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The MINDFULNESS MANUAL, written by Maddie Mason & Illustrated by Josie Mason is an informative and empowering eBook, aimed to increase awareness and facilitate conversation around mental illness in New Zealand. All proceeds will be donated to The Key To Life Charitable Trust. Thank you for your support!


All ebooks will be sent out by 6pm NZST on the next working day from the date of order. Don’t forget to add your email address so that we can send your eBook to you!

If you would like to donate instead of buying an eBook, please put your name & KTL (Key To Life) as the reference details into our campaign account: 12-3144-0132364-52

This account will be open to receive donations until October 21st at 12pm.

We will keep all supporters up to date with the money raised over the next two weeks – so follow @maddiemas0n for all updates!


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there is no threshold

This post is going to be a little deeper, perhaps darker, but nonetheless important.

As I spend more time on social media, becoming engrossed in other people’s lives and platforms I have come to notice the fabricated threshold that we have created for ourselves, and one another regarding our mental and emotional states. Whilst there is a difference between self and clinical diagnoses, feeling depressed one day and having depression – we are so quick to judge and contest others for speaking out when they aren’t feeling ok. People take offence and want to deprive people of discussing these topics if they feel they are being illegitimate. As someone who has struggled tremendously for the past two years I do understand this viewpoint to an extent, but while some may feel ripped off or cheated because they have truly endured a tough battle, we need to see this as a constructive opportunity. More and more people are speaking out, discussing a once taboo topic and sharing their personal stories with their friends, followers and platforms.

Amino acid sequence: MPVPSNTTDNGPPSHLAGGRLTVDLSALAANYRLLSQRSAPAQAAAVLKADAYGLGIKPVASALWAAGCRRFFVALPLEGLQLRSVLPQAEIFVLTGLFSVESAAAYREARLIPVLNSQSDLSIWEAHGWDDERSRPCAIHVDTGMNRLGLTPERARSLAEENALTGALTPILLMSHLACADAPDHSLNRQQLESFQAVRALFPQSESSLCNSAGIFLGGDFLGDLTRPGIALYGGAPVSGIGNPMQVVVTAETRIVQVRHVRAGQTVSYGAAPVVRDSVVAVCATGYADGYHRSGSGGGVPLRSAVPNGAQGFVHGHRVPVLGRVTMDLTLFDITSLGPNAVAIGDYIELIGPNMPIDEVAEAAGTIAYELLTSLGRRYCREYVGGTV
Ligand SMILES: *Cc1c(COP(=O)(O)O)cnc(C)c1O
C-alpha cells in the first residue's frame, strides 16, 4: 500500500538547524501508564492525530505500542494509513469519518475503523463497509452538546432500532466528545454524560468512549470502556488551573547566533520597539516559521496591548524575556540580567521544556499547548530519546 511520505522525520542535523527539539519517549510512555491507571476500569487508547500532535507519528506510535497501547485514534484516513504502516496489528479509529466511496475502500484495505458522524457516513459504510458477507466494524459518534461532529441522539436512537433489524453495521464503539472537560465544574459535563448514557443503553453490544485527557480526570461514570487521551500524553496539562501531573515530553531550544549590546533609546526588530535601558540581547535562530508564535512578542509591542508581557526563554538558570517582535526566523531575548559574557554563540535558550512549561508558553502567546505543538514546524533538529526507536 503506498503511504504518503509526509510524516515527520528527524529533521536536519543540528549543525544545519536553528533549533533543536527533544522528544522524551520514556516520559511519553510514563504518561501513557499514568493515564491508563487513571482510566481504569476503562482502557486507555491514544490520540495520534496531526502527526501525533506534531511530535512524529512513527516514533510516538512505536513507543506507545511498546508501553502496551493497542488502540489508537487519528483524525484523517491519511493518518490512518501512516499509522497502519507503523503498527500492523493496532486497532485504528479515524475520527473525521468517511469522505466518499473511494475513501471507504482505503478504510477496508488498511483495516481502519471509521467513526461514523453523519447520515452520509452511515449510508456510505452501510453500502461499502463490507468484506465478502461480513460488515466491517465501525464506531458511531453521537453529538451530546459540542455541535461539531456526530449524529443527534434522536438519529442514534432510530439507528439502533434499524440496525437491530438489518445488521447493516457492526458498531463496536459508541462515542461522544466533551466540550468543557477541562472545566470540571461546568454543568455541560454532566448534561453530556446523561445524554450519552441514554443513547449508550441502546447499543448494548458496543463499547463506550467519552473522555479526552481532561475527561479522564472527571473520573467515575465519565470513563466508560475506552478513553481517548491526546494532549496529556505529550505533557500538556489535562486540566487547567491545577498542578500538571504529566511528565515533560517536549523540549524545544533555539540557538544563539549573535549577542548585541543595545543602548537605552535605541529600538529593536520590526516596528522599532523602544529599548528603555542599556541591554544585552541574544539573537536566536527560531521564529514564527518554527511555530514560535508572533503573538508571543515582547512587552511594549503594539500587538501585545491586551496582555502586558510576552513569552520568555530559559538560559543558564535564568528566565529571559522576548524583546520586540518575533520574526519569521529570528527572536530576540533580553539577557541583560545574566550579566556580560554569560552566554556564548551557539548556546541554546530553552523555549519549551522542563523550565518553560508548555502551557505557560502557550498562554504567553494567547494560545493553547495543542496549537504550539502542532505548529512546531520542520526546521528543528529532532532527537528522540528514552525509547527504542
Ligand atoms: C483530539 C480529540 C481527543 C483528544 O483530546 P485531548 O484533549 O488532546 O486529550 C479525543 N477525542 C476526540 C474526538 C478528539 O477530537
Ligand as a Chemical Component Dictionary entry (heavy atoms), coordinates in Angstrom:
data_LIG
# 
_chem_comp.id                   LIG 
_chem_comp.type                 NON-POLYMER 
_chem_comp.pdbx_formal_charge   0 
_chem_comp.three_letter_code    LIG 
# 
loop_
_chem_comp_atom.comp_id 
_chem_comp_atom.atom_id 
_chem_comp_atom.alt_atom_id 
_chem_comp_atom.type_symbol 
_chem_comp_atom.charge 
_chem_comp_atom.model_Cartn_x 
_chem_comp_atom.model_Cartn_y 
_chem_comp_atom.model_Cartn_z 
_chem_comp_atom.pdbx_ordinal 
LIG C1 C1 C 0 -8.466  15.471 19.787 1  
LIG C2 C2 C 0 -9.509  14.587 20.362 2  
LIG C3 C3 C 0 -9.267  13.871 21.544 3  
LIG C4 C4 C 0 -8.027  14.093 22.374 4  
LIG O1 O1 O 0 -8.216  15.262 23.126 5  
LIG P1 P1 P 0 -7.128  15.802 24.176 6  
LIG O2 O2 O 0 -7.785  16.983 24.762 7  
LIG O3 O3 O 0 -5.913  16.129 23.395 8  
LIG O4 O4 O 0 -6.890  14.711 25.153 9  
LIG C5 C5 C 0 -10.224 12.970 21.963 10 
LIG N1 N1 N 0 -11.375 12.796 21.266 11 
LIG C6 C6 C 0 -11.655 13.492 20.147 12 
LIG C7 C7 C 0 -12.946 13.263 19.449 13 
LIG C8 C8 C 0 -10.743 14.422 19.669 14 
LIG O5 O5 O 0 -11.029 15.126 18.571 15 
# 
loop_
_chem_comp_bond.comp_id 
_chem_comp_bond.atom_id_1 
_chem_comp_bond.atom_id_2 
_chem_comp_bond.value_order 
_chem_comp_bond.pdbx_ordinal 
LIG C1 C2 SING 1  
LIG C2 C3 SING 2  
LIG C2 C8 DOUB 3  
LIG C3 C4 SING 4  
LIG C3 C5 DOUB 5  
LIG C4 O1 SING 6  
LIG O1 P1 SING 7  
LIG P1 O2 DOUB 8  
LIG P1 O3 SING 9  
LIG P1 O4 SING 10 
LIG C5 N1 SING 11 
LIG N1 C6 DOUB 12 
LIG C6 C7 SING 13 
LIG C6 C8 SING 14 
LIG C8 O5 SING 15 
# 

My fifteen year old sister said to me the other day, “I feel as though I can’t talk to anyone about feeling sad because I’m still happy sometimes” – this really struck a chord with me, and after her saying this my eyes were opened to the nasty comments and people who believe you are not worthy to ask for help unless you’re mental health has deteriorated to an extreme state. We live in a generation full of potential, courage to tackle controversial issues and creativity but yet also find ourselves in the midst of a mental health epidemic. 

We say we want to focus on prevention of mental illness and suicide, yet we discourage and undermine others for speaking out or asking for help if they don’t surpass society’s threshold of mental deterioration. 

There is no threshold.

You don’t have to be sad or anxious everyday to confide in someone and tell them that you’re struggling. You don’t need to be weak and withdrawn or taking prescription medicine to be worthy of asking for help. It’s ok not to be ok – whether your problems are big or small, reaching out or speaking out relieves the burden significantly.

Let’s break through this barrier together, and create a world were there is no criteria upon which “struggling” is defined. Lend your ear, open your heart and normalise these conversations. 

There is no threshold. We are all worthy of asking for help. We all deserve to be happy.

That’s important.